Name of of Lecturer Course 27 April 2011 General overview of John Stuart Mill- Utilitarianism John Stuart Mill was a British philosopher that argued extensively on the ethics of Utilitarianism. The ethics of Utilitarianism was actually developed by Mill and it is based on the doctrine of good things and the outcome that results from the ethical value of conduct…
Mill’s Utilitarianism actually conflicts with the idea that moral actions is dependent on the will of God and that the pleasure that the person gets from performing these acts is the crucial test of good and evil. Mill was one philosopher that believed so much that individuals have the right to decide and do what is best for them and in their own interest rather than base their decisions on other people’s interests. Mill was of the opinion that individuals must seek the truth and make judgments through strictly monitored, unassuming and tolerant dialogue. Mill believed that is the duty of every individual to take decisions on actions that are in their best interest. He also believes that people should be more tolerant of other people’s opinion rather than rely on force to make people reason along with them as this would go a long way in making the truth known about a particular subject matter. Mill uses a non-relativistic perception of truth and belief to work out the notion on toleration. However, Mill believed that this is needed by people to arrive at the truth. On the issue of human reasoning, Mill gave the idea that the reasoning of human beings is unique and valuable. ...
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Thus a society that supports justice claims for equal liberty for all its citizens. As the concept of utilitarianism explains, the “Utility, or the Greatest Happiness Principle” believes that actions should be considered as correct when they result in happiness, while they are stated as wrong when “reverse” of happiness occurs.
Utilitarianism is often summarized as “the greatest good for the greatest number” being used to calculate the moral correctness of an action, decision, or policy for both individuals and society on a common standard. Utilitarianism ideally judges actions based upon their outcome in producing the greatest happiness or pleasure for the greatest number of people, and therefore the ‘utility’ of an action can be calculated through its use in the production of the social good.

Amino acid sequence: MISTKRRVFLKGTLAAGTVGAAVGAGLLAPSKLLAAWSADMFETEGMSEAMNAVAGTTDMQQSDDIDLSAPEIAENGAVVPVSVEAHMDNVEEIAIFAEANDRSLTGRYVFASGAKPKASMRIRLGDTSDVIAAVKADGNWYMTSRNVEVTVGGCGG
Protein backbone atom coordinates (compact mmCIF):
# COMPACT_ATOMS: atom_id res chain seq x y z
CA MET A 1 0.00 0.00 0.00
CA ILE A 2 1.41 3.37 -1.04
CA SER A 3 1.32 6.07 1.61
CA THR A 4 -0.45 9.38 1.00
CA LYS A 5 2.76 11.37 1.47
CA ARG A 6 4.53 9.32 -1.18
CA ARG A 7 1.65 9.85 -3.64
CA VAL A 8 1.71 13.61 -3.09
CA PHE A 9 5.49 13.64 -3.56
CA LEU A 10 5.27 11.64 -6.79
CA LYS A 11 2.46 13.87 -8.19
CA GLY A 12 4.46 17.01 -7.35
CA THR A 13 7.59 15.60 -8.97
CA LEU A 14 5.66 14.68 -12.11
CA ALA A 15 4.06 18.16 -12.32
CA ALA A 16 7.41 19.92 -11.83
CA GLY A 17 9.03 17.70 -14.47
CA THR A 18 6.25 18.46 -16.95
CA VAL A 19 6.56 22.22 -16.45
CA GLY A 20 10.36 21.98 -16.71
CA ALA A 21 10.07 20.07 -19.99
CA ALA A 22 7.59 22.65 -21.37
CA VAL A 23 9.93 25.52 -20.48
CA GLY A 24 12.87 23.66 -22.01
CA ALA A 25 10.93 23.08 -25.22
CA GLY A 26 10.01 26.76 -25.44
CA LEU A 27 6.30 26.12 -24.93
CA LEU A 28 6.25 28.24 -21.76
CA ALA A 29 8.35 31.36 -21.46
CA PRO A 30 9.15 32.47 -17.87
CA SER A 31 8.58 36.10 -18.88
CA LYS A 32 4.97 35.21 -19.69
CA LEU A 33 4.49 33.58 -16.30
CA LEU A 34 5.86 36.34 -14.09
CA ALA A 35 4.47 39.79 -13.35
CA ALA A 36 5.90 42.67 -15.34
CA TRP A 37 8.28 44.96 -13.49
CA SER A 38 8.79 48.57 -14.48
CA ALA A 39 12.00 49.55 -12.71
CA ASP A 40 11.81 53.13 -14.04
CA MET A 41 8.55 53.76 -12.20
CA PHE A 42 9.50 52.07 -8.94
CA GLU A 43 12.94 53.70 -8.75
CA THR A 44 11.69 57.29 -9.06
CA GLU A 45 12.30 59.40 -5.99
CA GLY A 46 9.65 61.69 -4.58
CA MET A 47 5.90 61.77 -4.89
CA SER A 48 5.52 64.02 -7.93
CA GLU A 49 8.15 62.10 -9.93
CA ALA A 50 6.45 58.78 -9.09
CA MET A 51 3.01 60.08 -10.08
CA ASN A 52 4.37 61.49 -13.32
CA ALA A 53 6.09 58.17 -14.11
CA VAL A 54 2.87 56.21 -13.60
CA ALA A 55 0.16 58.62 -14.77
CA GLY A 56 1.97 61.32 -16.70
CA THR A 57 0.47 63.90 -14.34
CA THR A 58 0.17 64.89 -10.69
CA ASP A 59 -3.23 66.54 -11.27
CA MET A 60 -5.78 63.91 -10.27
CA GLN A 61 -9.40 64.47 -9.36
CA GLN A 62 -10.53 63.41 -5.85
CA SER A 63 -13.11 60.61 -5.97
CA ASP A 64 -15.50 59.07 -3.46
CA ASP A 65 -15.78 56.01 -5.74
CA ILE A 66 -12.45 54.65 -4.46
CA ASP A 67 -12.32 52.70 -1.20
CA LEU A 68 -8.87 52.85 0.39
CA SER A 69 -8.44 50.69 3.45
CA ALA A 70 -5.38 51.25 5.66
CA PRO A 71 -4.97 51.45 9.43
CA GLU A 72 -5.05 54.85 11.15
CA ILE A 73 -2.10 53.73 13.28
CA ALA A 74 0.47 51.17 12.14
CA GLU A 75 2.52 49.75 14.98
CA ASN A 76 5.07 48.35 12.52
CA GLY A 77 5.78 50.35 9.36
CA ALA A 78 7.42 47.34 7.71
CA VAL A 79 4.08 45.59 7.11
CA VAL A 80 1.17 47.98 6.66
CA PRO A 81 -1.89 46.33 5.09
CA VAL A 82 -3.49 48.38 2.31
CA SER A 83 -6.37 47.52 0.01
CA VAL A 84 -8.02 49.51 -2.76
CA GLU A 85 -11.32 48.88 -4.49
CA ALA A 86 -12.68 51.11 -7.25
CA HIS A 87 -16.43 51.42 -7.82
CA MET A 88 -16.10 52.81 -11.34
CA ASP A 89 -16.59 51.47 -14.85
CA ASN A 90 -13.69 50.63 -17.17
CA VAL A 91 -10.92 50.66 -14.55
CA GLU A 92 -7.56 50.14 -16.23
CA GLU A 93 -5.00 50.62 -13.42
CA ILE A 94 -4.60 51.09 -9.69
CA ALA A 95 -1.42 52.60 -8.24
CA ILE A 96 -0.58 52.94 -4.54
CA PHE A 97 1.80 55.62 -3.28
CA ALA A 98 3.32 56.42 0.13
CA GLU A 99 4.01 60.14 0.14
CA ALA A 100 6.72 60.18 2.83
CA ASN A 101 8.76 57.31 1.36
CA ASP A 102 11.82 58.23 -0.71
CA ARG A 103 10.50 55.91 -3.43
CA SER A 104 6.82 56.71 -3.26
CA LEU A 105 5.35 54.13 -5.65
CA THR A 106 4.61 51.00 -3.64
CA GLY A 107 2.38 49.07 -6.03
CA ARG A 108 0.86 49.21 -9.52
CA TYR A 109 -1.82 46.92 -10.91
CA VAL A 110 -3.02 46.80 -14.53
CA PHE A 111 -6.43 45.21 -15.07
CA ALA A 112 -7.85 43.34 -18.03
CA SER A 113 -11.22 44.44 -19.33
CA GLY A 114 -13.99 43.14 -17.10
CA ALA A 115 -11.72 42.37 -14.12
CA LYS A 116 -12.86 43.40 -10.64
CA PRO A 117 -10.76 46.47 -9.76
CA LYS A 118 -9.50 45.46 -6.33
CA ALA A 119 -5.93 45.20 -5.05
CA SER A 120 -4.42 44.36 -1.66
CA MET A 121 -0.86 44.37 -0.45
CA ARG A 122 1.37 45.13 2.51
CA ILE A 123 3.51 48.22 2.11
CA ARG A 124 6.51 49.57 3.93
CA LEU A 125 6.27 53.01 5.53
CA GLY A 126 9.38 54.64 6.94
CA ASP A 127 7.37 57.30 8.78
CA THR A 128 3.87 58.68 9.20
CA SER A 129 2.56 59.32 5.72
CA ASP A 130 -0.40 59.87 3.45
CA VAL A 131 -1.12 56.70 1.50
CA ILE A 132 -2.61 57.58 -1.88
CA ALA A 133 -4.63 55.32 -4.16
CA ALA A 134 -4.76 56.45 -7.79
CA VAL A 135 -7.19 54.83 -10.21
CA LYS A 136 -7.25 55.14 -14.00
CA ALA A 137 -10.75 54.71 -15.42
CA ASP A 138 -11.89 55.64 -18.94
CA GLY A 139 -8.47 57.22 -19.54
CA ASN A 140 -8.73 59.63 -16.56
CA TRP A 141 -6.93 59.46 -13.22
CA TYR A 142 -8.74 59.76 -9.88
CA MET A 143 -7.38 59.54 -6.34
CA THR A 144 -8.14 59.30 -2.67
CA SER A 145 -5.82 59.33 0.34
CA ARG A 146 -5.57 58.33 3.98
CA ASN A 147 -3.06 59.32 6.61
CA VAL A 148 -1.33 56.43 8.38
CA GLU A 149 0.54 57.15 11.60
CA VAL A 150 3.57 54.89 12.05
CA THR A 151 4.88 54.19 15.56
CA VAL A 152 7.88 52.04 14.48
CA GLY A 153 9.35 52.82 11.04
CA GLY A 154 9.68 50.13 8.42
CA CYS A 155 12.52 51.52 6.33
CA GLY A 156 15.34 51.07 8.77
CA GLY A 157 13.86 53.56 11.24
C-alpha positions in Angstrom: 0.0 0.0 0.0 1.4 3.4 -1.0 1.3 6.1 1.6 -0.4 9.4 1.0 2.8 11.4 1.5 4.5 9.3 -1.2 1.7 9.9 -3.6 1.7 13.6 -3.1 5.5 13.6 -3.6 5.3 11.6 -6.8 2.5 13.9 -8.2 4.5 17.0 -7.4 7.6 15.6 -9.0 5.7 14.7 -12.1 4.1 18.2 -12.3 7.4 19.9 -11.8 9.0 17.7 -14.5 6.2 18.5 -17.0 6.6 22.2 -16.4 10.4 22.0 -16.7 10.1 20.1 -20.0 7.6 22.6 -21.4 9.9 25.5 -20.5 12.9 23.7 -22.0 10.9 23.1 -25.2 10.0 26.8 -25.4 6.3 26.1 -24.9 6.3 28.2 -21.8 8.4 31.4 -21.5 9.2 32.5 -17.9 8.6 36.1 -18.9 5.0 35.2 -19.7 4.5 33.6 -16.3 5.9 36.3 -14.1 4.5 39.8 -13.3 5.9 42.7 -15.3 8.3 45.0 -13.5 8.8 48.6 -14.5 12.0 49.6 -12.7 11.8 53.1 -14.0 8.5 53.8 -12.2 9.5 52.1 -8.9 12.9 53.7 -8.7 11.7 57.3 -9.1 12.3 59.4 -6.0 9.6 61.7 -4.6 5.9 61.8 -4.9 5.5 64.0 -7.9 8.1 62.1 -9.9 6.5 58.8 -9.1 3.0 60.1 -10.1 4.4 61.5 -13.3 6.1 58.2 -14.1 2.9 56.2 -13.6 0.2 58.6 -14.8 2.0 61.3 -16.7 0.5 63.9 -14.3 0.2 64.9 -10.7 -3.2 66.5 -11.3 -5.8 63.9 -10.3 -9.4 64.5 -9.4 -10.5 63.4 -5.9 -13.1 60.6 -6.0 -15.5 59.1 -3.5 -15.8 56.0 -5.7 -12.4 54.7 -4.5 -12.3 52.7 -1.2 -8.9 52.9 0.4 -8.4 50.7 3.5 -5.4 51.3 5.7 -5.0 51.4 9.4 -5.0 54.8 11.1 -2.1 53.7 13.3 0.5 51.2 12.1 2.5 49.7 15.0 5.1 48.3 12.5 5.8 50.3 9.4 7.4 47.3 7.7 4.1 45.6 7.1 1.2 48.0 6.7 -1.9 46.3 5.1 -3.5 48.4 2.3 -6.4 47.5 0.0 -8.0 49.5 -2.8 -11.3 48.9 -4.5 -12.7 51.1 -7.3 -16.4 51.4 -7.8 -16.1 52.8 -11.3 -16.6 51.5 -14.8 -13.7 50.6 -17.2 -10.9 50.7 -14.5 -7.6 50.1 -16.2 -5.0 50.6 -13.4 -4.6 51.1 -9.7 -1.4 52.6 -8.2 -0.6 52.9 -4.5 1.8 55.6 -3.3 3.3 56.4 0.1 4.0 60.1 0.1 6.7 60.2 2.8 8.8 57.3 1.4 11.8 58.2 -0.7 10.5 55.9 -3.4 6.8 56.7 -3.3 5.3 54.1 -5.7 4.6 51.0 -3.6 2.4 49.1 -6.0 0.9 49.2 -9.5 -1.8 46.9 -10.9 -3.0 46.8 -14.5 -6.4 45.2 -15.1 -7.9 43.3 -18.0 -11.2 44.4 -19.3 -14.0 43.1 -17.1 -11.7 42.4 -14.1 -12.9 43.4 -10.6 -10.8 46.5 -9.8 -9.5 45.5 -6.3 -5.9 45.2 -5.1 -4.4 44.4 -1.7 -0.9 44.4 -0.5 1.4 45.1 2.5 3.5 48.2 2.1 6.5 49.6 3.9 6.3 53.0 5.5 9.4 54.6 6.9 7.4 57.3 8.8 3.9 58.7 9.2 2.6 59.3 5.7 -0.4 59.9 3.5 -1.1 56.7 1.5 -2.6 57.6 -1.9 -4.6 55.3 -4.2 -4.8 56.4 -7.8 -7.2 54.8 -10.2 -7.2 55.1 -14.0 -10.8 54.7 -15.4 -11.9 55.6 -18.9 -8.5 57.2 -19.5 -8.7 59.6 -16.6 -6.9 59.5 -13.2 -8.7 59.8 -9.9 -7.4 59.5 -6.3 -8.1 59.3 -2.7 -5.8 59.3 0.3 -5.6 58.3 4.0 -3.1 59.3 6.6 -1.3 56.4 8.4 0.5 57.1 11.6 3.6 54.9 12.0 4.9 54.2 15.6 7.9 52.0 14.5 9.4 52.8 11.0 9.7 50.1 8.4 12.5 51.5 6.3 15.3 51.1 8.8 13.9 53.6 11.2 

However, in order for these rules and regulations to be obeyed, there must be an autonomous government that ensures people follow the rule without using any favor in its administration (Bowie and Simon 56). Therefore, this essay is going to support the crucial role played by society in ensuring citizens enjoy their liberties, freedoms and happiness, as advocated by Mill in his two books On Liberty and Utilitarianism.
Mill and Bentham Jeremy Bentham (1748-1832) and John Stuart Mill (1806-1873) are the two historical figures most closely associated with the philosophy of Utilitarianism, which seeks to ground moral reasoning in a calculation of utility by judging actions on the basis of the degree of goodness, happiness, and pleasure that they produce socially or personally through situational results.
Referring to it as the principle of utility, Mill believes that the highest normative principle is that actions are moral as they tend to promote happiness and immoral as they tend to produce sadness or dissatisfaction. Although Mill was a utilitarian, he argued that not all forms of pleasure are of equal value, using his famous saying "It is better to be Socrates dissatisfied, than a fool satisfied." In this regard, John Stuart Mill rejects the classical virtue theory.
In the modern global context it is very important to be aware of philosophical ideas of the leading philosophers. Many ideas of famous philosophers are the basic for many modern scholars’ theories. Different analyses are made through the prism of these ideas.
The constraint may be physiological, moral, social , religious and in all the cases it limits the human being.
John Stuart Mill discussed this problem, of liberty-constraint in his essay: "On liberty". But the interest for this concept has appeared since childhood.
James Stuart Mill was born in 1773, at Northwater Bridge and was first educated in Montrose Academy. Here he met Sir John Stuart of Fettercairn, who gave the name of his eldest son, John Stuart Mill. In 1790, he went to the University of Edinburgh, at the age of seventeen, and in 1798 was licensed as a preacher.
Individuals who employ higher faculties often get less contented even though their pleasure is of higher character than of an animal. This paper is a discussion of the mills statement that “it is better to be a human being dissatisfied than a pig
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